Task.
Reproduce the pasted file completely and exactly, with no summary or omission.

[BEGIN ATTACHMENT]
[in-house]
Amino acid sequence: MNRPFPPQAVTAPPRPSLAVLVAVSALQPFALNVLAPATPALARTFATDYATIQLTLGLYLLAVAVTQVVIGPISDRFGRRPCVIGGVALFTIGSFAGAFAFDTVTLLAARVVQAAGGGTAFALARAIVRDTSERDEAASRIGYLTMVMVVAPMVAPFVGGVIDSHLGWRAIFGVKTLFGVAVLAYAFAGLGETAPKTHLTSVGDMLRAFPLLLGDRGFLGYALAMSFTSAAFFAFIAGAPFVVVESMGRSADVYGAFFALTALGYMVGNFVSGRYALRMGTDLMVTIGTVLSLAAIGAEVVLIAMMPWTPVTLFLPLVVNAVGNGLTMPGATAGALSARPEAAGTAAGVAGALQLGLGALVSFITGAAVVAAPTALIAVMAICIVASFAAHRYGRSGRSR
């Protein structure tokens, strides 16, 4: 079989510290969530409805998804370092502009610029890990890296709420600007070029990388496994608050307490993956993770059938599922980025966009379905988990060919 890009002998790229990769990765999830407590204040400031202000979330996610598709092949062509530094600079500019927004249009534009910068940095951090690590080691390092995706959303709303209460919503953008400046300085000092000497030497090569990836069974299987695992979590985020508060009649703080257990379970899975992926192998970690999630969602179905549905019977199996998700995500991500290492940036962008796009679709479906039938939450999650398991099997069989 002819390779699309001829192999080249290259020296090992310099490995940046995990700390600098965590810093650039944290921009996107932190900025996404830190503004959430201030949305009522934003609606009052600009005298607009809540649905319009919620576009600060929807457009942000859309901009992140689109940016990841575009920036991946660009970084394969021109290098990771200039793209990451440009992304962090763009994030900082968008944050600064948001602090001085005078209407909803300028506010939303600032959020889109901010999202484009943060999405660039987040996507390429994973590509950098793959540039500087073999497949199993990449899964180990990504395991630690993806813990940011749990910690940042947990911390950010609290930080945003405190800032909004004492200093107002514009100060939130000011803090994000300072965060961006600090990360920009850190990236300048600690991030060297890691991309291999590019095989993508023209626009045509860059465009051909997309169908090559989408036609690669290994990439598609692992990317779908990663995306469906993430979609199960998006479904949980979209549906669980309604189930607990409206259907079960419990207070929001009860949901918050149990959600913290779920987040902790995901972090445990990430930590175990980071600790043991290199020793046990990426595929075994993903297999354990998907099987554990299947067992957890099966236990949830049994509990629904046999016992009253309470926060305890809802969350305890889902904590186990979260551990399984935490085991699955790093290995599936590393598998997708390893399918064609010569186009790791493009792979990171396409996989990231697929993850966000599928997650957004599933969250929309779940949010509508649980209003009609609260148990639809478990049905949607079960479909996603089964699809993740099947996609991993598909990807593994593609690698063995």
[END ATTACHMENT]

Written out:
[in-house]
Amino acid sequence: MNRPFPPQAVTAPPRPSLAVLVAVSALQPFALNVLAPATPALARTFATDYATIQLTLGLYLLAVAVTQVVIGPISDRFGRRPCVIGGVALFTIGSFAGAFAFDTVTLLAARVVQAAGGGTAFALARAIVRDTSERDEAASRIGYLTMVMVVAPMVAPFVGGVIDSHLGWRAIFGVKTLFGVAVLAYAFAGLGETAPKTHLTSVGDMLRAFPLLLGDRGFLGYALAMSFTSAAFFAFIAGAPFVVVESMGRSADVYGAFFALTALGYMVGNFVSGRYALRMGTDLMVTIGTVLSLAAIGAEVVLIAMMPWTPVTLFLPLVVNAVGNGLTMPGATAGALSARPEAAGTAAGVAGALQLGLGALVSFITGAAVVAAPTALIAVMAICIVASFAAHRYGRSGRSR
């Protein structure tokens, strides 16, 4: 079989510290969530409805998804370092502009610029890990890296709420600007070029990388496994608050307490993956993770059938599922980025966009379905988990060919 890009002998790229990769990765999830407590204040400031202000979330996610598709092949062509530094600079500019927004249009534009910068940095951090690590080691390092995706959303709303209460919503953008400046300085000092000497030497090569990836069974299987695992979590985020508060009649703080257990379970899975992926192998970690999630969602179905549905019977199996998700995500991500290492940036962008796009679709479906039938939450999650398991099997069989 002819390779699309001829192999080249290259020296090992310099490995940046995990700390600098965590810093650039944290921009996107932190900025996404830190503004959430201030949305009522934003609606009052600009005298607009809540649905319009919620576009600060929807457009942000859309901009992140689109940016990841575009920036991946660009970084394969021109290098990771200039793209990451440009992304962090763009994030900082968008944050600064948001602090001085005078209407909803300028506010939303600032959020889109901010999202484009943060999405660039987040996507390429994973590509950098793959540039500087073999497949199993990449899964180990990504395991630690993806813990940011749990910690940042947990911390950010609290930080945003405190800032909004004492200093107002514009100060939130000011803090994000300072965060961006600090990360920009850190990236300048600690991030060297890691991309291999590019095989993508023209626009045509860059465009051909997309169908090559989408036609690669290994990439598609692992990317779908990663995306469906993430979609199960998006479904949980979209549906669980309604189930607990409206259907079960419990207070929001009860949901918050149990959600913290779920987040902790995901972090445990990430930590175990980071600790043991290199020793046990990426595929075994993903297999354990998907099987554990299947067992957890099966236990949830049994509990629904046999016992009253309470926060305890809802969350305890889902904590186990979260551990399984935490085991699955790093290995599936590393598998997708390893399918064609010569186009790791493009792979990171396409996989990231697929993850966000599928997650957004599933969250929309779940949010509508649980209003009609609260148990639809478990049905949607079960479909996603089964699809993740099947996609991993598909990807593994593609690698063995």